I was wandering around the Chateau Marmont, which is a hotel. Some people like to go on and on about what it represents to them and all the stuff they did there, but I’m just going to stick with calling it a hotel, because on Long Island we like to keep it simple.

I will say that I do like the Chateau because there are lots of beautiful flowers tended by people who care as deeply about tending flowers as I do about my passion, starring in films. I had just taken a swim in the pool where, per the advice of several therapists, I had taken some time to imagine that I was one of any number of various sea creatures. Afterwards I had taken a leisurely shower and then put a deep conditioning pack on my hair. So I was just walking around inhaling the scent of night blooming jasmine and my deep conditioning pack when one of the bungalow doors opened.

This guy stuck his head out. I didn’t know who it was. In fact at first I thought it was this guy who worked at the Coffee Bean and Tea Leaf on Beverly and I was like what is he doing here? “Hey,” he said.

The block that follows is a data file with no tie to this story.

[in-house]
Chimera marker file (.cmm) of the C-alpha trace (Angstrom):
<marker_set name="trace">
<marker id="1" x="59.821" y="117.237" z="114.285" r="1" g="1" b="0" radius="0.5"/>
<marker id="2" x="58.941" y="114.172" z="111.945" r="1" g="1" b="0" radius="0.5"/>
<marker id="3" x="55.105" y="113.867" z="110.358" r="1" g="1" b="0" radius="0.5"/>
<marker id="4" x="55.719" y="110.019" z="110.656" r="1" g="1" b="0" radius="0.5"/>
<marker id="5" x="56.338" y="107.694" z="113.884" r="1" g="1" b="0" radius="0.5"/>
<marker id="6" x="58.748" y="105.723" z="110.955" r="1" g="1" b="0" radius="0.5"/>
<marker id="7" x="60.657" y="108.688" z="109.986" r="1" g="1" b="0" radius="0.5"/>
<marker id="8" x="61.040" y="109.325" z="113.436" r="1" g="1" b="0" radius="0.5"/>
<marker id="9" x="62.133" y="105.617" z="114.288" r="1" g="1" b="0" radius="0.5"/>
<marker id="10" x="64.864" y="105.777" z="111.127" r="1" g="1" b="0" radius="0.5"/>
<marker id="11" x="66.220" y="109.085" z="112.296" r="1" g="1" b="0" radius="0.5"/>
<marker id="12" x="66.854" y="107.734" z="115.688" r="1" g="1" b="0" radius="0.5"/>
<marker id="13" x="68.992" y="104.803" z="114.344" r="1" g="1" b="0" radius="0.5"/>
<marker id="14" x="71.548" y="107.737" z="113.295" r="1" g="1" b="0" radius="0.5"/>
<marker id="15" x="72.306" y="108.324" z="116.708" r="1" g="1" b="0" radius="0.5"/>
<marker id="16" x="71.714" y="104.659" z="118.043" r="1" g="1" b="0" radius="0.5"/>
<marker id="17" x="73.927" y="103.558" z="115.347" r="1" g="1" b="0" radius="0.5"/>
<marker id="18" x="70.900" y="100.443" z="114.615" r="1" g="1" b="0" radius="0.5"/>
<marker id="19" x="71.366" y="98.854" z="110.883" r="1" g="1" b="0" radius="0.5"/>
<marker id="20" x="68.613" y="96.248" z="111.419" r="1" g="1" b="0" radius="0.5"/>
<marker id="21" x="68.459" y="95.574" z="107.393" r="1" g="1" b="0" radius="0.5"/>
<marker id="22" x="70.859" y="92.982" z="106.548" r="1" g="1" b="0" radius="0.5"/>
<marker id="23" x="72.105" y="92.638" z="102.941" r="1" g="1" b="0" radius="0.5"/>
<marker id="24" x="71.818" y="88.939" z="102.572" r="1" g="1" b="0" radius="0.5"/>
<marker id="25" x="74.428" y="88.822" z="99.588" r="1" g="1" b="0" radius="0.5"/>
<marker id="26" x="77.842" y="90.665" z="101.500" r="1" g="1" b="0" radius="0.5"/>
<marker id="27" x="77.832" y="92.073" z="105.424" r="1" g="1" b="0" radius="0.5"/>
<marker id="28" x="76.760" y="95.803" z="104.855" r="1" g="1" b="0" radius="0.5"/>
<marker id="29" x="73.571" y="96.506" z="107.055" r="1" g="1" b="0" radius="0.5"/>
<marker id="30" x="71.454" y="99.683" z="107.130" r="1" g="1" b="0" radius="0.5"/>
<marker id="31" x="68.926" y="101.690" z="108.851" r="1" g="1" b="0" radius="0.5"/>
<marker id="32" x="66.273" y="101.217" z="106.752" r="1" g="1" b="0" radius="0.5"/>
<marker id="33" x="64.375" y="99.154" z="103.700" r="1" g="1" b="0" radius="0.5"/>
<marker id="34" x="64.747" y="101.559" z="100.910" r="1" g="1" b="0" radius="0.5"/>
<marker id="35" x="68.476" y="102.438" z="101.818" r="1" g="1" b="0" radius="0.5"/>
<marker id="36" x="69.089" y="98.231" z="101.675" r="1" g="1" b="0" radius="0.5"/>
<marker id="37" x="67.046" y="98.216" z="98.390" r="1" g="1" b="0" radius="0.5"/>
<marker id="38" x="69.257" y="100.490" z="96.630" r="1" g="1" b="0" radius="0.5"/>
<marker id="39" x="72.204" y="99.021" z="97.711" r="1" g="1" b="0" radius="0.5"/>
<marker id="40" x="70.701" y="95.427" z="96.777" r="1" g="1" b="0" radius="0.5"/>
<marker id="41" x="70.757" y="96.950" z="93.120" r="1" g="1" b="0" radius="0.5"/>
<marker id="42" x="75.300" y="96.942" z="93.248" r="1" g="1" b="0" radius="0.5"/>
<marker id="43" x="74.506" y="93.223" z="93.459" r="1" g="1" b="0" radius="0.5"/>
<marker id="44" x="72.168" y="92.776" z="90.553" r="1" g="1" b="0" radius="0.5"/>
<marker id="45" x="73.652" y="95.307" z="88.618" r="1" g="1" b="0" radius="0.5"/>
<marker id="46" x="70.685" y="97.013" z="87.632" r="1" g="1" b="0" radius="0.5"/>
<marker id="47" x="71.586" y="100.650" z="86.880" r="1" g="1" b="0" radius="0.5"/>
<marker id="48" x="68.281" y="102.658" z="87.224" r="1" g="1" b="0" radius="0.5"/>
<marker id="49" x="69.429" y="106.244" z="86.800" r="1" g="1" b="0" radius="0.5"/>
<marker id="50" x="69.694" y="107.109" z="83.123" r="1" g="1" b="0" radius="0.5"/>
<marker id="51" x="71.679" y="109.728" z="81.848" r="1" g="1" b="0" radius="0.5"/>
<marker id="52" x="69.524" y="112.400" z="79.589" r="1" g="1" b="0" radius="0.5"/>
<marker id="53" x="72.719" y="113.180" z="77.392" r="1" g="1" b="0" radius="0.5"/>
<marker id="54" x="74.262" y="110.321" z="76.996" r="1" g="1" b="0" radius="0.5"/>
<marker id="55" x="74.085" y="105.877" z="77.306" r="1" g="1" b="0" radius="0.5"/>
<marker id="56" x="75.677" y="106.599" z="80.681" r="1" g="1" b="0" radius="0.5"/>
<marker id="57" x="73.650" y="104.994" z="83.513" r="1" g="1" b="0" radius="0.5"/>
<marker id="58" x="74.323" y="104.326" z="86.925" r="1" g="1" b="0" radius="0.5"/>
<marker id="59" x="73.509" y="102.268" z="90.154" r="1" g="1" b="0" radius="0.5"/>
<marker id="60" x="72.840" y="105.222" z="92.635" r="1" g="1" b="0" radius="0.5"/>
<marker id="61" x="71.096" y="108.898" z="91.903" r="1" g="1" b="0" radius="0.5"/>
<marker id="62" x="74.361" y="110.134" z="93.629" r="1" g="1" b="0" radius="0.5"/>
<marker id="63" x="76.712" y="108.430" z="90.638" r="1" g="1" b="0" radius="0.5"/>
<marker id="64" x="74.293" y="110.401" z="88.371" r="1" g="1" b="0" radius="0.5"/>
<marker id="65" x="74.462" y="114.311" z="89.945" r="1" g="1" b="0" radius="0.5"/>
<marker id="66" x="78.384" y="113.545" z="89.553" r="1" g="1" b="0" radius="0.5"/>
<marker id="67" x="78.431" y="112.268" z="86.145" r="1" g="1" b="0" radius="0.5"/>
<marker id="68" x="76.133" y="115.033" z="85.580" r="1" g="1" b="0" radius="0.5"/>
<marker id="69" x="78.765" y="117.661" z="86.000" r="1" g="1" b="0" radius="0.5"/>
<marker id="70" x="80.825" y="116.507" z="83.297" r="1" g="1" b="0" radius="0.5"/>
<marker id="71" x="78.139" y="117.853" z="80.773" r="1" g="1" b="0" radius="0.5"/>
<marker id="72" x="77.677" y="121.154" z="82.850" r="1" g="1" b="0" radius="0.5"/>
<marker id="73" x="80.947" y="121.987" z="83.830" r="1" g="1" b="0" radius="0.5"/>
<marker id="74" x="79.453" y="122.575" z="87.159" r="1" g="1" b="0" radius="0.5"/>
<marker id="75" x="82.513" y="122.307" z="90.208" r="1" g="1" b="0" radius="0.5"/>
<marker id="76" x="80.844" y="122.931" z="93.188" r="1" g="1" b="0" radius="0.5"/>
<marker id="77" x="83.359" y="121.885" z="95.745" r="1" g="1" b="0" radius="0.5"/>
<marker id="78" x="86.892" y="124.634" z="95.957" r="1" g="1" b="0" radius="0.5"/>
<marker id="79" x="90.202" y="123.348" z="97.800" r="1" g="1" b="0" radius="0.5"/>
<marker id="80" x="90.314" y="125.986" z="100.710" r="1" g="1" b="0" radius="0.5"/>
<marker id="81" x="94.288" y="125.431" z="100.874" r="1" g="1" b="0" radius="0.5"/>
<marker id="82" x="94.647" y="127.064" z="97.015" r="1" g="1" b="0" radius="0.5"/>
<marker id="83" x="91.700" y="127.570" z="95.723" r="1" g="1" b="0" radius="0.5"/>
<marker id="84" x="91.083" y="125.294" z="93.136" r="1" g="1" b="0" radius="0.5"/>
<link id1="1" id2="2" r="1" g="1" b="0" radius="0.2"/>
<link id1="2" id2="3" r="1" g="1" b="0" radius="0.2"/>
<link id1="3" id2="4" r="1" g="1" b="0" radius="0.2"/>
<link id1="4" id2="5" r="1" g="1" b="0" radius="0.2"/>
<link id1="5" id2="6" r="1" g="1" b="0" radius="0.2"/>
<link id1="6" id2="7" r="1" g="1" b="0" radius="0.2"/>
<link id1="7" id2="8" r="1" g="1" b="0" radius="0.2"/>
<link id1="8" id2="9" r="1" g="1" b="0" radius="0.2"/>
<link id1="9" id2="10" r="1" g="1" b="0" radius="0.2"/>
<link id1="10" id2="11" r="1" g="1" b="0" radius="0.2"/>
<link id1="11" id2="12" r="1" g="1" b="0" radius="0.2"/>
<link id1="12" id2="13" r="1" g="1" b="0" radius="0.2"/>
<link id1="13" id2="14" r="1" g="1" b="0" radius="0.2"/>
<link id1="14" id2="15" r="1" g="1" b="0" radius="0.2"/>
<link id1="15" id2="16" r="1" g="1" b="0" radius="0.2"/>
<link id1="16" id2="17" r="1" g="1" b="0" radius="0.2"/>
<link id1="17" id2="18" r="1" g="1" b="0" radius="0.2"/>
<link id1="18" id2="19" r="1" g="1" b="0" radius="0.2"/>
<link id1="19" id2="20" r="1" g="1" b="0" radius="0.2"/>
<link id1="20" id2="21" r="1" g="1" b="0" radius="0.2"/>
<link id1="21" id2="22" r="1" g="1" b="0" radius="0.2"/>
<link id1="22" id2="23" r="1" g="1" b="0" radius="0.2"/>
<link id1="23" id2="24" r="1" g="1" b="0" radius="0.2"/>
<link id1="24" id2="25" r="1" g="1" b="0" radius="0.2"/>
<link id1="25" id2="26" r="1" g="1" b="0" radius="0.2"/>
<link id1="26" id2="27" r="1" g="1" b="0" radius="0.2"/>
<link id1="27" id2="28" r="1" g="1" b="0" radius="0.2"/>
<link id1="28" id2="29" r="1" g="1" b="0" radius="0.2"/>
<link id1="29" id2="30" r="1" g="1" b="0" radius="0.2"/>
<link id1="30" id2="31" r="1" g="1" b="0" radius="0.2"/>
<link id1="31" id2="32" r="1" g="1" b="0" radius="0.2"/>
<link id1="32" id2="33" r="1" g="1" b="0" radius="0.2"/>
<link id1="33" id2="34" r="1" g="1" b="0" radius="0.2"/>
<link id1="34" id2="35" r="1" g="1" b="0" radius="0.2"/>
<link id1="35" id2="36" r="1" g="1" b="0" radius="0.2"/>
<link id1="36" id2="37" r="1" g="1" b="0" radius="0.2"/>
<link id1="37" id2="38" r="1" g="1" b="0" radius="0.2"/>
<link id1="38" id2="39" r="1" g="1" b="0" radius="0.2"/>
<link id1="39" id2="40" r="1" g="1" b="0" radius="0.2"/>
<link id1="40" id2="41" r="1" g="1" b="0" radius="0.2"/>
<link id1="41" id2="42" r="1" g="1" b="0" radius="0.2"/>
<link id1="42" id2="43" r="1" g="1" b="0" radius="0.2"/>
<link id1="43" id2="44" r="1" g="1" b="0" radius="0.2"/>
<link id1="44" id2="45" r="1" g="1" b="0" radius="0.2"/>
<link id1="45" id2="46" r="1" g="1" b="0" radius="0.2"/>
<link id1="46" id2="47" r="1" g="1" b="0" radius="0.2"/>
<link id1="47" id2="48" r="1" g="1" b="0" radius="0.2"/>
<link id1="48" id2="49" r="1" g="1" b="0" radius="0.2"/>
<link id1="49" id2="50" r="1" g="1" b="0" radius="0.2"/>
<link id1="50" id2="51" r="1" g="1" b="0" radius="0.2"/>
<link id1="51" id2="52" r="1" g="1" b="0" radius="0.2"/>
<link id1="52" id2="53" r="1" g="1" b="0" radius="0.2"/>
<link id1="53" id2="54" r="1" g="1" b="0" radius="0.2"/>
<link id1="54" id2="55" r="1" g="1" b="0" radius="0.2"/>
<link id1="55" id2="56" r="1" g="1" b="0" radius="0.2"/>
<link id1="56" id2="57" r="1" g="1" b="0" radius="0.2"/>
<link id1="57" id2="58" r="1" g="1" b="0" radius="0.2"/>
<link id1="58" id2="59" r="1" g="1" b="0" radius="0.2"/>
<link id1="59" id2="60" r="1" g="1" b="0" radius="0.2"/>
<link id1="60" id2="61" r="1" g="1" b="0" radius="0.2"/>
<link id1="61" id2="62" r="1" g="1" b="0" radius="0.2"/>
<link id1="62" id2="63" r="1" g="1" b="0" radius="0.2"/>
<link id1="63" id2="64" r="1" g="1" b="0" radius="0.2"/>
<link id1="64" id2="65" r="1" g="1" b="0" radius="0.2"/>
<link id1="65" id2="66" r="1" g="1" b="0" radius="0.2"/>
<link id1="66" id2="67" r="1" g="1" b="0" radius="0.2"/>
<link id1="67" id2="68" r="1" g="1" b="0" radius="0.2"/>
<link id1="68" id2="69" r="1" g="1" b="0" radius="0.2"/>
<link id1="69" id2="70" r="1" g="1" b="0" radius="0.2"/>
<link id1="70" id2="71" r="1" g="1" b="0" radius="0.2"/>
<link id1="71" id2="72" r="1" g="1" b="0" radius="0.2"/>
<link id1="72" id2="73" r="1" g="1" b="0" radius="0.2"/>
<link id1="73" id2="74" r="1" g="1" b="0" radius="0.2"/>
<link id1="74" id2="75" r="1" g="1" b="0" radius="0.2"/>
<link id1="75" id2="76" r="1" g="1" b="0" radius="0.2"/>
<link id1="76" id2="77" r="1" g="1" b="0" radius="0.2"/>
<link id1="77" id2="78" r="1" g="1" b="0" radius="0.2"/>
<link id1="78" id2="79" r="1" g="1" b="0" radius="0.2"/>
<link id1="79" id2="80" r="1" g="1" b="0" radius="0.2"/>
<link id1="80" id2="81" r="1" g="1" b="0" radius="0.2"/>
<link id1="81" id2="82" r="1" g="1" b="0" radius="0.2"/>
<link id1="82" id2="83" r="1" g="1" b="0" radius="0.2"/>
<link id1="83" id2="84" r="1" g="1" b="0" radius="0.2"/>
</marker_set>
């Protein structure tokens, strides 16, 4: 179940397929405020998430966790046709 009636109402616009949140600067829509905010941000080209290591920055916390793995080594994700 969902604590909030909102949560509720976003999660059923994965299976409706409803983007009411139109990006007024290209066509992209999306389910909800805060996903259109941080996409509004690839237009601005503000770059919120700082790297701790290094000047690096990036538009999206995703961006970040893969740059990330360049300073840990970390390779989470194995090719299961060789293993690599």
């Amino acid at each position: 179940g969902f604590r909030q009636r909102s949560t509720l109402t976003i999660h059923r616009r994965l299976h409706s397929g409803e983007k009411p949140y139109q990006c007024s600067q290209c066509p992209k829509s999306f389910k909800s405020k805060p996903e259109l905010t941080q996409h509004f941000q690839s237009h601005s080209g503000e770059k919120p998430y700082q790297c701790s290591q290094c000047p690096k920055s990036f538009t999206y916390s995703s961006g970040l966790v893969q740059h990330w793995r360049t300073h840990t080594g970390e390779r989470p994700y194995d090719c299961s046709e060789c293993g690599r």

As I got closer I saw that it was that actor who always wants people to think that he’s smart but I still couldn’t remember his name.

“Oh hey,” I said.

“What are you doing?” he said.

“I’m deep conditioning my hair,” I said.

“Why?” he said. He said it in this really challenging way, like deep conditioning your hair was against the law.

“Uh, because it has a lot of split ends from being so color treated and all the extensions that I have used over the last few years, being an actress who cares about my craft, the way that Chateau Marmont flower-tenders care about flowers.”